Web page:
The Heating House on Robinson Ave is a very unusual building. Built to nestle into the hillside between the Green Houses and Robinson Ave, the Heating House was used to house the two twin Babcock and Wilcox built Stirling Boilers. Here we see the Heating House from across the Green Houses, looking north from Barn No 1.
With the large original towering Chestnut tree in front of the Heating House this building appears small when viewed from Robinson Ave. In actuality the Heating House is three stories tall and is one of the larger out buildings on the Anna Dean Farm.
The Heating House seen from Robinson looking south west. This three story 14,000 square foot building houses both the double Stirling Boilers and the offices for the Anna Dean Farm Green Houses.
The east side or main entrance to the Heating House. This building is split into two separate halves. The boiler side (west end of the building) houses the double Stirling Boilers. The east side, shown here, housed a three story area used as offices and storage for the Anna Dean Farm Green Houses.
The bent tube design of the Stirling Boiler, shown here in a cut away view, was used to provide 300 pounds of steam. The steam from the Heating House's double steam boilers was used to provide steam heat not only to heat the green houses, but also to provide steam to drive the electric dynamo that provided DC power in underground cables to power the barns and outbuildings on the western side of the Anna Dean Farm.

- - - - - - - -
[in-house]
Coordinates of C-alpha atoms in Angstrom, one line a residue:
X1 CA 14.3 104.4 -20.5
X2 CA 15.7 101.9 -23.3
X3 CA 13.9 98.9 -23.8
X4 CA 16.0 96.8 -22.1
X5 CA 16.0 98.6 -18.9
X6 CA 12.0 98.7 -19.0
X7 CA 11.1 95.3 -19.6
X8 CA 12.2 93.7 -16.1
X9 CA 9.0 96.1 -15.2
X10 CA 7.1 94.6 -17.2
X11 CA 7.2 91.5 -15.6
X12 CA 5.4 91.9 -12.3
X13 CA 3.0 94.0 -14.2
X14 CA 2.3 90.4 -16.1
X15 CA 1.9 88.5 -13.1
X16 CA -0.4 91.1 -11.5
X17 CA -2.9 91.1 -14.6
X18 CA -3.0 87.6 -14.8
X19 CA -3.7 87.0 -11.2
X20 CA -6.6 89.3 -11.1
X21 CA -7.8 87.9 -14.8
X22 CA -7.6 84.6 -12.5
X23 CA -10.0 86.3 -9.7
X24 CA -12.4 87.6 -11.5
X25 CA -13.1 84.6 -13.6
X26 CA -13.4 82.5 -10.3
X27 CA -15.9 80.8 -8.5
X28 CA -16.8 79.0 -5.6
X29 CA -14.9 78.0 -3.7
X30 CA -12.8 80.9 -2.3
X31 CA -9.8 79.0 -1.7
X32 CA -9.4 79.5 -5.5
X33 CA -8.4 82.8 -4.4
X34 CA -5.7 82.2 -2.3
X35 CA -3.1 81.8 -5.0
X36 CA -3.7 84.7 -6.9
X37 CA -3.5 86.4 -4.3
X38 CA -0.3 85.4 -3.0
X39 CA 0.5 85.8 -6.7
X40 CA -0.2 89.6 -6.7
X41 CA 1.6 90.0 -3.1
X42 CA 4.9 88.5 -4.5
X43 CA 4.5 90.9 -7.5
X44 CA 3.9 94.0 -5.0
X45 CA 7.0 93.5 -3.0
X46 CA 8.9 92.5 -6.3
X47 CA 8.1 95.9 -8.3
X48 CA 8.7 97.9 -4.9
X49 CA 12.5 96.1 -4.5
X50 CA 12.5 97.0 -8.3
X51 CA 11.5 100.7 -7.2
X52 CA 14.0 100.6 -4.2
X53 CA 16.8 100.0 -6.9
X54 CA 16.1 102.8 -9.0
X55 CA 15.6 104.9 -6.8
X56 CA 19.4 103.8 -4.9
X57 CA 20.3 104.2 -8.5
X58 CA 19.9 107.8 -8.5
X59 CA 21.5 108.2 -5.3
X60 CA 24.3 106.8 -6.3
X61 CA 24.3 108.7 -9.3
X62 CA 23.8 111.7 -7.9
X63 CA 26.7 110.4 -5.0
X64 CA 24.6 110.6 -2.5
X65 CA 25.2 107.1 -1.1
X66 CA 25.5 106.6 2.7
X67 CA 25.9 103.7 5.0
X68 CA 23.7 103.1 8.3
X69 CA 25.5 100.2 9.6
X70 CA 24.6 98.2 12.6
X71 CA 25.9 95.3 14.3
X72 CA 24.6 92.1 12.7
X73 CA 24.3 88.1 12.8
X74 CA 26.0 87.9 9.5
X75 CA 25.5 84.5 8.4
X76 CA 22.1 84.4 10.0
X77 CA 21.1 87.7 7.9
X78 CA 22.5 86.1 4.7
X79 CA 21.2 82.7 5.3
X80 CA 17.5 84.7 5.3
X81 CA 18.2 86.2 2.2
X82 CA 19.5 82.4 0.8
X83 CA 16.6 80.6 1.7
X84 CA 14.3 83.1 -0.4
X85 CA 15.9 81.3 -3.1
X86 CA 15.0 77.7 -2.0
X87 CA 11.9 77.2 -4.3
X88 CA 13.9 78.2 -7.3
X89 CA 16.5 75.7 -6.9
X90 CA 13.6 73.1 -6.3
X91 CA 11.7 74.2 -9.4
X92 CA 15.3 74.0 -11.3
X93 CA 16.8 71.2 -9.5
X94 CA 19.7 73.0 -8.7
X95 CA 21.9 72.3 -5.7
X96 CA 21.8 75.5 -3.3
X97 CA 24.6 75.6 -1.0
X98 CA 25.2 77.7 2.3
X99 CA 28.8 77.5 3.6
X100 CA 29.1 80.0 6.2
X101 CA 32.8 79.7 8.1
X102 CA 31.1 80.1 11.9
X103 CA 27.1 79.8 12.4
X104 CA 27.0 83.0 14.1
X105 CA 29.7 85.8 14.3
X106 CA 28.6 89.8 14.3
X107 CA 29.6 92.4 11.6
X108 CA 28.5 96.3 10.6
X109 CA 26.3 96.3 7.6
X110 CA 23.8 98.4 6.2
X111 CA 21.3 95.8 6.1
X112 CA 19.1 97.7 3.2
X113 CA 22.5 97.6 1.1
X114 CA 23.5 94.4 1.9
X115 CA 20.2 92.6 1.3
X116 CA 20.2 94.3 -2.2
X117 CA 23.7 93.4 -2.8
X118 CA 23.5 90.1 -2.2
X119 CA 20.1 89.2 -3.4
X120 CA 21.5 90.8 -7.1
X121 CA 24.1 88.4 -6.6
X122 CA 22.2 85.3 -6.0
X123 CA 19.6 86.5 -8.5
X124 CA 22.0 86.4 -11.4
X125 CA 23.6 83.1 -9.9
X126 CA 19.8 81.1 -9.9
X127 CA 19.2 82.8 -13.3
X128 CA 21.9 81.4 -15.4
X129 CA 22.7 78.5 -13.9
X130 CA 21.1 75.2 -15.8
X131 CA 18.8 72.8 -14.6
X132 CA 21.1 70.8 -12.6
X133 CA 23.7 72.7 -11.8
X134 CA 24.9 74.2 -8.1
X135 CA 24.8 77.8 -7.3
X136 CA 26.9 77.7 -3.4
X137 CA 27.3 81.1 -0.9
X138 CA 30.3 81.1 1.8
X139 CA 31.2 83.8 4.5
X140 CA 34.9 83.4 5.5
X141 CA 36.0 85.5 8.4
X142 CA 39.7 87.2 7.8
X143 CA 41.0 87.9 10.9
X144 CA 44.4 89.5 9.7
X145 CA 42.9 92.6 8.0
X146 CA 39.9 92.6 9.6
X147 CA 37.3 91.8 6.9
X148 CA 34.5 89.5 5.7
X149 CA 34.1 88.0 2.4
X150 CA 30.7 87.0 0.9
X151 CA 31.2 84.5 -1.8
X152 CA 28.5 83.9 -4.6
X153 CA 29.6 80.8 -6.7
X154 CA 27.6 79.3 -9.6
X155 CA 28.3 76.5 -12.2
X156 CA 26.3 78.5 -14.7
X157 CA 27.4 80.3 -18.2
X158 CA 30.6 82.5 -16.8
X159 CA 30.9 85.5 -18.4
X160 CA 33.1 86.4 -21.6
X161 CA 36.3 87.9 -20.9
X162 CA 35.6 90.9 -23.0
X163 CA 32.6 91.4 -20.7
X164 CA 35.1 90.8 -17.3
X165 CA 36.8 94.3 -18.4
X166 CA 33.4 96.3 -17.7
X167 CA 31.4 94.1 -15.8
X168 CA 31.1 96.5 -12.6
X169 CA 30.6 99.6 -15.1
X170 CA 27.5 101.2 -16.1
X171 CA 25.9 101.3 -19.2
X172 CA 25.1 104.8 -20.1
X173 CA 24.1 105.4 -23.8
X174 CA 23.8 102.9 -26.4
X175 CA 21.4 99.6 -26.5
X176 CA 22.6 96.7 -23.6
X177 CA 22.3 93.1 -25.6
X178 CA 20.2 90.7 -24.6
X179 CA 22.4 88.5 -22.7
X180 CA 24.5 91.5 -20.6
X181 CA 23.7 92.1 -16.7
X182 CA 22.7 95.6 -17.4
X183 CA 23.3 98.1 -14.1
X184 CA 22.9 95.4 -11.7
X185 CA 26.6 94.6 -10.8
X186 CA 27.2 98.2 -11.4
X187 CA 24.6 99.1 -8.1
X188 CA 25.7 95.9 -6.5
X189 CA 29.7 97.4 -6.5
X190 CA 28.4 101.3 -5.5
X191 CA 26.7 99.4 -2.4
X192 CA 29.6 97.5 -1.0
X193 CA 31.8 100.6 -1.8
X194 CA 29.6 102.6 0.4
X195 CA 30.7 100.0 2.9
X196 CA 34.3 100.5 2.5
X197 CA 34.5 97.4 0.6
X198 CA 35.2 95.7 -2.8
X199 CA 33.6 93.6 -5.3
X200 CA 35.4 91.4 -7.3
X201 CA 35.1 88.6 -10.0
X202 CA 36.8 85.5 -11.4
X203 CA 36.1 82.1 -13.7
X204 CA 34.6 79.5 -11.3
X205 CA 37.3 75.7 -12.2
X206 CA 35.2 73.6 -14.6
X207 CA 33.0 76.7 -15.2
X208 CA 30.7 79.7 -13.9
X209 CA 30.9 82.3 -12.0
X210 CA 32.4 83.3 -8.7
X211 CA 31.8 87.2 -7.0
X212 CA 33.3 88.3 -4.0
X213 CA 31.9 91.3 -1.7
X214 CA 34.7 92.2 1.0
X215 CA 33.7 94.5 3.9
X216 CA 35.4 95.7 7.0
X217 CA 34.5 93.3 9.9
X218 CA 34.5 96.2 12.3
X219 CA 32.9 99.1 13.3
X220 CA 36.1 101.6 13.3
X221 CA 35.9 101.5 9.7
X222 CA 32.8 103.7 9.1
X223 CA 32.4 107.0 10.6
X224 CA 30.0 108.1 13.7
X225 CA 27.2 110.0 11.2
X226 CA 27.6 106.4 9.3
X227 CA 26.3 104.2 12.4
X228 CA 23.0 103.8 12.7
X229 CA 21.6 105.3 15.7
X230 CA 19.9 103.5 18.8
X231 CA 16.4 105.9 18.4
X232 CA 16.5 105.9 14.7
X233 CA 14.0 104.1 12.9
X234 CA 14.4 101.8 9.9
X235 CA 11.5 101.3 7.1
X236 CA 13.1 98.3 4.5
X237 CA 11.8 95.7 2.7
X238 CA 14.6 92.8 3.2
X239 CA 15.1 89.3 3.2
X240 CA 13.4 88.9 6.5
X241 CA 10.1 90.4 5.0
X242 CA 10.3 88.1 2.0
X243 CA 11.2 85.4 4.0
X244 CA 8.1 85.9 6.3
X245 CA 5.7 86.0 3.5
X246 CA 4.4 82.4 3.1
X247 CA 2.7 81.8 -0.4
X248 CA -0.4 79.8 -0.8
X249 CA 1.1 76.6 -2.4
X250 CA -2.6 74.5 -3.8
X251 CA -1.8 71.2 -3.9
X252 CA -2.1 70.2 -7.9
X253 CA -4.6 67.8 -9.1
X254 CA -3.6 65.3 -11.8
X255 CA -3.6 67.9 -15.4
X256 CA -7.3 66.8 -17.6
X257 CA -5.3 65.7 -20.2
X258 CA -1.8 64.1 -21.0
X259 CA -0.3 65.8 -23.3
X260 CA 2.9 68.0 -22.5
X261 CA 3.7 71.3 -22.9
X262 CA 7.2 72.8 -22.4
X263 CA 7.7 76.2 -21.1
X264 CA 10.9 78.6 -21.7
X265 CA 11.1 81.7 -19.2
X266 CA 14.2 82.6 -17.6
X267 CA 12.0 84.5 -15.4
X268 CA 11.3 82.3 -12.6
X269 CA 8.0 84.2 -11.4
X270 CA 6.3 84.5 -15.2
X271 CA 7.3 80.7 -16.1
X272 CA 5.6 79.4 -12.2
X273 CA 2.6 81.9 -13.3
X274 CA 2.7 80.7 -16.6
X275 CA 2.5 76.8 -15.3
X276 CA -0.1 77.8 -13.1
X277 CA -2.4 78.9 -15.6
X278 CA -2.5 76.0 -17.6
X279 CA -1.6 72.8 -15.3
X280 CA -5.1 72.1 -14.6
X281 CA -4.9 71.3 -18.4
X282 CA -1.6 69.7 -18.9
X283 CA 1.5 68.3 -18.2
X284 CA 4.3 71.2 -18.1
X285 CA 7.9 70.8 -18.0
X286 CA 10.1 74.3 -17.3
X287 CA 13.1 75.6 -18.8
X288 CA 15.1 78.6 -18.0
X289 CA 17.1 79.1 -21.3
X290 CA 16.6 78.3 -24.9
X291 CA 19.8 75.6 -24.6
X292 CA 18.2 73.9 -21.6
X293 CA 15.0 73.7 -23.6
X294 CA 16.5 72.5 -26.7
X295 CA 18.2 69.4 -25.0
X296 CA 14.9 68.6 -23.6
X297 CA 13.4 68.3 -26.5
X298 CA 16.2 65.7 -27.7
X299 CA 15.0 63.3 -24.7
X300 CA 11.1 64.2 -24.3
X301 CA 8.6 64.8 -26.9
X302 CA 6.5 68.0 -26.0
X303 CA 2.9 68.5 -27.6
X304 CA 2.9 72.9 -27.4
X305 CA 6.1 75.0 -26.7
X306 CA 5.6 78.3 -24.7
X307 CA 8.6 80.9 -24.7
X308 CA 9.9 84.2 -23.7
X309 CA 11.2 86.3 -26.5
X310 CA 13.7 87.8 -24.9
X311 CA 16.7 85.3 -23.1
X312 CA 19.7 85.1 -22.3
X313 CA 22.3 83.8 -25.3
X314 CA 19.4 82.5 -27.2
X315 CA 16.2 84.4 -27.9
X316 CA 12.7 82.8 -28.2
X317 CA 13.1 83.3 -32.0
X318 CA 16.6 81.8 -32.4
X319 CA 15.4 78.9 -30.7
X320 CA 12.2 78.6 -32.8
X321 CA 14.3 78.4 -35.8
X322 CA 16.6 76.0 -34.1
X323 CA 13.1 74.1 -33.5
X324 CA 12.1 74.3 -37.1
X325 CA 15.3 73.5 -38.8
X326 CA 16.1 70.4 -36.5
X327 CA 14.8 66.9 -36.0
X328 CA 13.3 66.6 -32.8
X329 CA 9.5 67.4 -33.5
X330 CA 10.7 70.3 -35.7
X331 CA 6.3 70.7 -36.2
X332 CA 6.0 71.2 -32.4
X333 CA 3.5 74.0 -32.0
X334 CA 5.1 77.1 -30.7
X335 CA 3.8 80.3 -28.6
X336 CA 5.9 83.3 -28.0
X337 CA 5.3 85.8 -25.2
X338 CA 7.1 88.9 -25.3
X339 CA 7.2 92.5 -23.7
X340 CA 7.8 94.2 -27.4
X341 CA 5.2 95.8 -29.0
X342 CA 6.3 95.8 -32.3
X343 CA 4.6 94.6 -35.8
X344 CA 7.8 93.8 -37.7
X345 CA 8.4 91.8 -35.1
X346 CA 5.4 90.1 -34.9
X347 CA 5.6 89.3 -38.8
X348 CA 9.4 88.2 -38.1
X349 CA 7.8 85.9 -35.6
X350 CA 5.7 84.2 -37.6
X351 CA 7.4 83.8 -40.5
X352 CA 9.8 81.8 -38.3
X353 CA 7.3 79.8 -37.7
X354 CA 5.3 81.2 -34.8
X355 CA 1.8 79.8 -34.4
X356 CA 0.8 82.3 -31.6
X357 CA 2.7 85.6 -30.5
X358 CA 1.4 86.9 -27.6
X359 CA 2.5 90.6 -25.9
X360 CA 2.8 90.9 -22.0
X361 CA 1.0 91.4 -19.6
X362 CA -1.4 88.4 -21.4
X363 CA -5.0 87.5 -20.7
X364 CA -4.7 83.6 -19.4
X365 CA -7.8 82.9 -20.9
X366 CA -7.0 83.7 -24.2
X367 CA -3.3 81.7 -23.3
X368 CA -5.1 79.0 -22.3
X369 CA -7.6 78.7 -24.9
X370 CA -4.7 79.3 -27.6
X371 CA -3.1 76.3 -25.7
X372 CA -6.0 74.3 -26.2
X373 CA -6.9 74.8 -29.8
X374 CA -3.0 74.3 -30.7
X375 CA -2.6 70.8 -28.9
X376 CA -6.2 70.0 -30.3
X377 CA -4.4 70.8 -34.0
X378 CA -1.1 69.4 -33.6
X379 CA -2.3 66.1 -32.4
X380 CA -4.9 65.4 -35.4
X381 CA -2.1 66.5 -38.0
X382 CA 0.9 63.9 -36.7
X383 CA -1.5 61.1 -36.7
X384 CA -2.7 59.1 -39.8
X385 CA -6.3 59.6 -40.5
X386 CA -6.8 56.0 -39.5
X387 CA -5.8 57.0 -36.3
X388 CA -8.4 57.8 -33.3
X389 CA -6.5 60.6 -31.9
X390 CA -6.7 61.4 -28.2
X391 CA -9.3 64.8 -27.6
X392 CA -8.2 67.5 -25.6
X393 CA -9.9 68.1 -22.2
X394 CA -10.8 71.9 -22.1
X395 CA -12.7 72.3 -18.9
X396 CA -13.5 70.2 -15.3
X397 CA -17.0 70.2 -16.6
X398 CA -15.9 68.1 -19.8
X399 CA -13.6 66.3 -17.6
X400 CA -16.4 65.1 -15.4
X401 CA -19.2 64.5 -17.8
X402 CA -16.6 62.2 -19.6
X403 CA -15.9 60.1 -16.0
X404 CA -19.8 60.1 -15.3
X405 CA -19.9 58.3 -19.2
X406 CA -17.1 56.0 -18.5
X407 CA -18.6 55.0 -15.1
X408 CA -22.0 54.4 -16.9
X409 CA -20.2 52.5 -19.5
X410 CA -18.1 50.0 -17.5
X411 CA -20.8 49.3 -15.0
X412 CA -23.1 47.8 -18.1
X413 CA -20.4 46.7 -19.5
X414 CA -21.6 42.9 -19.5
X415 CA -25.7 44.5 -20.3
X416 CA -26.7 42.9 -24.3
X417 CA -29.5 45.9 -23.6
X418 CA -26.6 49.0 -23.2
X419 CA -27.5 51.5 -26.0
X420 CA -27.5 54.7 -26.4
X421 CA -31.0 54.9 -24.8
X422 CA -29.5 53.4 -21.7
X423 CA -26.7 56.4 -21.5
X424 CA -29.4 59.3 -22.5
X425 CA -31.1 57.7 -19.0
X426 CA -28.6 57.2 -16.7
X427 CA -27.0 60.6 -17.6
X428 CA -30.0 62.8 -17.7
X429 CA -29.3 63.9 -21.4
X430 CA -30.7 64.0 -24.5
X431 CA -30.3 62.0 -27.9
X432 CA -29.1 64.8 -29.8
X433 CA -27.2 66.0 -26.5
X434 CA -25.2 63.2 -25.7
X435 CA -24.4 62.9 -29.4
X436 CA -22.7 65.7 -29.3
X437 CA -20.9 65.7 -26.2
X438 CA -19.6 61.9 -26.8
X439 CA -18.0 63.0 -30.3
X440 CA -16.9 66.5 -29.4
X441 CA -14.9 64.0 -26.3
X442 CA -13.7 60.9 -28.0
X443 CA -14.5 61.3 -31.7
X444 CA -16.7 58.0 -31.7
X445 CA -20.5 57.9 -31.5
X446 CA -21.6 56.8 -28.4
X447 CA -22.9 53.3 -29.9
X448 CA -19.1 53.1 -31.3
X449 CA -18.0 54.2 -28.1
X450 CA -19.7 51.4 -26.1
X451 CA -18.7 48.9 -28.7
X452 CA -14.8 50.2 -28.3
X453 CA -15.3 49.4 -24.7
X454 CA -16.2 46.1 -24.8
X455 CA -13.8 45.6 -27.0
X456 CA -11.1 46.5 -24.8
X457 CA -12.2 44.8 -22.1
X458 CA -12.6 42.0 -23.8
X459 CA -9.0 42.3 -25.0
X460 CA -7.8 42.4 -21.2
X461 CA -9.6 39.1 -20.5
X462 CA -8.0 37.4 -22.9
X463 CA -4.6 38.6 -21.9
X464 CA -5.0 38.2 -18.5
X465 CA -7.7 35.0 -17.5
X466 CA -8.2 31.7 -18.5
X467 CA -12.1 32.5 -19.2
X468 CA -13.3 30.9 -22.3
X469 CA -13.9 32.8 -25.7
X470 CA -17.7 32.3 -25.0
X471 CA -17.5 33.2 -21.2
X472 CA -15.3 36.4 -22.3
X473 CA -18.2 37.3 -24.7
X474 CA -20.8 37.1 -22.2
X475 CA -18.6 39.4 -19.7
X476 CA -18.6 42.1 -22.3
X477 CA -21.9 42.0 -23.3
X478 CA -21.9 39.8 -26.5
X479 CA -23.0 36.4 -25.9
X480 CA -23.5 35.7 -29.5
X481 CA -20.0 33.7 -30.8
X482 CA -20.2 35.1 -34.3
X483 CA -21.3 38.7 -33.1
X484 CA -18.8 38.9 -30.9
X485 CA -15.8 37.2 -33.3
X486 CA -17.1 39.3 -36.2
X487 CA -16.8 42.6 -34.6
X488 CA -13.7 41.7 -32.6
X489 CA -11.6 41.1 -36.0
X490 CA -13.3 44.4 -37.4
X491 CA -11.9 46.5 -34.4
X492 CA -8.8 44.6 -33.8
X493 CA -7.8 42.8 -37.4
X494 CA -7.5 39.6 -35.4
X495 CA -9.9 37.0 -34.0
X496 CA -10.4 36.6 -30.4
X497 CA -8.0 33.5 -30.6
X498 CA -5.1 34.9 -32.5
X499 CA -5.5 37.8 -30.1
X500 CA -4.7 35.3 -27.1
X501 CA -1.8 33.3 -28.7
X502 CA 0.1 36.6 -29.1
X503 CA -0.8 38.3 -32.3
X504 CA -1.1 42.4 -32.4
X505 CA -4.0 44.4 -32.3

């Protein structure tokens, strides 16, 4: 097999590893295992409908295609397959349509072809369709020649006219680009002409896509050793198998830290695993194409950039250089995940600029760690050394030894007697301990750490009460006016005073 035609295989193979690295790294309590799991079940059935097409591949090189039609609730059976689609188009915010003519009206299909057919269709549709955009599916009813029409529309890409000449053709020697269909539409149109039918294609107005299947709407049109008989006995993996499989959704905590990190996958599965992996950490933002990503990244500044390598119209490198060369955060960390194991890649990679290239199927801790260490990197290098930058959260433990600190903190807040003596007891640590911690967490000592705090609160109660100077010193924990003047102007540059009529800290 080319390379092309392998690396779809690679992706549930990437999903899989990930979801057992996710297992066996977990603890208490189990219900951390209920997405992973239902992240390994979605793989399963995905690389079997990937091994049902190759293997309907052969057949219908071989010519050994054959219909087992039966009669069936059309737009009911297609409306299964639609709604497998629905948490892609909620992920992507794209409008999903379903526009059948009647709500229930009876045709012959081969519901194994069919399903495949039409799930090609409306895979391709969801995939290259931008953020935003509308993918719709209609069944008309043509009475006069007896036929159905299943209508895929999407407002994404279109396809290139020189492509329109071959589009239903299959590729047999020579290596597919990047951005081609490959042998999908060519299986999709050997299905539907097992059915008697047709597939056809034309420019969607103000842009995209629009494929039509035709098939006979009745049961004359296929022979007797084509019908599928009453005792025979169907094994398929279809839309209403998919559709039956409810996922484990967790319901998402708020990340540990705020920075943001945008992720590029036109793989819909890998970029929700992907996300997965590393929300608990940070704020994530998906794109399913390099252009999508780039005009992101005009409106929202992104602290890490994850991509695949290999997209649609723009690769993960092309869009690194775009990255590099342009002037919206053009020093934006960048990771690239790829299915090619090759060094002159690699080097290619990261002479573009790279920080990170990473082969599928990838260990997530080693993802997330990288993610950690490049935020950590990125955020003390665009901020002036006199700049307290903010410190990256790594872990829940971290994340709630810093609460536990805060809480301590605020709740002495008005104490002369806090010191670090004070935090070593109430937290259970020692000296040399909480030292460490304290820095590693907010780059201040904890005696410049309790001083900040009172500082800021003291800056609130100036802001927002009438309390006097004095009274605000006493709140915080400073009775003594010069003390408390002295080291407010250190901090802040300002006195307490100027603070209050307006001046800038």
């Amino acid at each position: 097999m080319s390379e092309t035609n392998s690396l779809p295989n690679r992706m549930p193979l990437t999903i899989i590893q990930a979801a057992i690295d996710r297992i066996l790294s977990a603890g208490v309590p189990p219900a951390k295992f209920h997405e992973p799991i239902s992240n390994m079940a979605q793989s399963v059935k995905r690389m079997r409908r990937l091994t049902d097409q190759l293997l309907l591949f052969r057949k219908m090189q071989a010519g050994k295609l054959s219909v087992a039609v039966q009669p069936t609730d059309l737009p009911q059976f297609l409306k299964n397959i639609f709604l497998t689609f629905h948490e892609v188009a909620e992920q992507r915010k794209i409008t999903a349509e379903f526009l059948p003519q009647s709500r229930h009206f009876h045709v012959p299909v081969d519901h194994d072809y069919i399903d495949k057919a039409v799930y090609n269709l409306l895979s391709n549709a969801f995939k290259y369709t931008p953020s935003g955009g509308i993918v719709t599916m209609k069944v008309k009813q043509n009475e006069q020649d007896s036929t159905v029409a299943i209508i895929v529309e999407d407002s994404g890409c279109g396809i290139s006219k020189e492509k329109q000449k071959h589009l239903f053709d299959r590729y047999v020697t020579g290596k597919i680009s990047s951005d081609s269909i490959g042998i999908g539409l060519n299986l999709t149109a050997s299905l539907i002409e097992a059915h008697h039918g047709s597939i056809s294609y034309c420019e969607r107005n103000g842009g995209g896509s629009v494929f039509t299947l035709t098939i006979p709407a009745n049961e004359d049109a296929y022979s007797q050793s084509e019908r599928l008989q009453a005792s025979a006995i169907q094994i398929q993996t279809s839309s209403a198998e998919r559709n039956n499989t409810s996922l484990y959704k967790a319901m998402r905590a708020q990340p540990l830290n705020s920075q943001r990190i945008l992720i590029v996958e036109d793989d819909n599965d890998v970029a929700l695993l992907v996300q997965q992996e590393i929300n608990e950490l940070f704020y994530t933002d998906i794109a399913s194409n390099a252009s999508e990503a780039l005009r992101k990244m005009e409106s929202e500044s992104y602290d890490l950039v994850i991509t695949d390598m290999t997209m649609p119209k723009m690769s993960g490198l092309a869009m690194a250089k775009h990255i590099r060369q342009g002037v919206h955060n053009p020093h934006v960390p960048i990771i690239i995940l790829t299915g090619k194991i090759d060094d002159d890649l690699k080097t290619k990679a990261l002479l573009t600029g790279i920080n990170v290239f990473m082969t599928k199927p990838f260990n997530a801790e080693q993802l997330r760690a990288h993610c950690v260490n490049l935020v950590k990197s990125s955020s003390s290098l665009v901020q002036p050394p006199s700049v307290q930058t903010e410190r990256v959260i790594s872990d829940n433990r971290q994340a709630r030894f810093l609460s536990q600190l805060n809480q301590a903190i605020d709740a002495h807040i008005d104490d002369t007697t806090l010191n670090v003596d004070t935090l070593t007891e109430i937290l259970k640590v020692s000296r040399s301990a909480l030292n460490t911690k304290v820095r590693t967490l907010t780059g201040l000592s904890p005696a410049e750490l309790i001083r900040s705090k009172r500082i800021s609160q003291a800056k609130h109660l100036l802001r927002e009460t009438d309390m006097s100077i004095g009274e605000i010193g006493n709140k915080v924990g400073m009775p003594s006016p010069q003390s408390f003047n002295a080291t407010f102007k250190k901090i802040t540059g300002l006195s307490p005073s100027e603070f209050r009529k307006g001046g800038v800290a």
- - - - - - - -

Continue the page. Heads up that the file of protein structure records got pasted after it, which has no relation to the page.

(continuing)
Stoking the double Stirlings. In order to maintain steam to the dynamo to provide electric power, one side of the Stirling boiler had to be run at all times, even during the summer. This double, bent tube, boiler arrangement was first patented by Alan Stirling in 1891. The Stirling Company, with O. C. Barber as president, soon moved to the new town of Barberton in 1892. In 1906 The Stirling Company merged with Babcock and Wilcox of New York.
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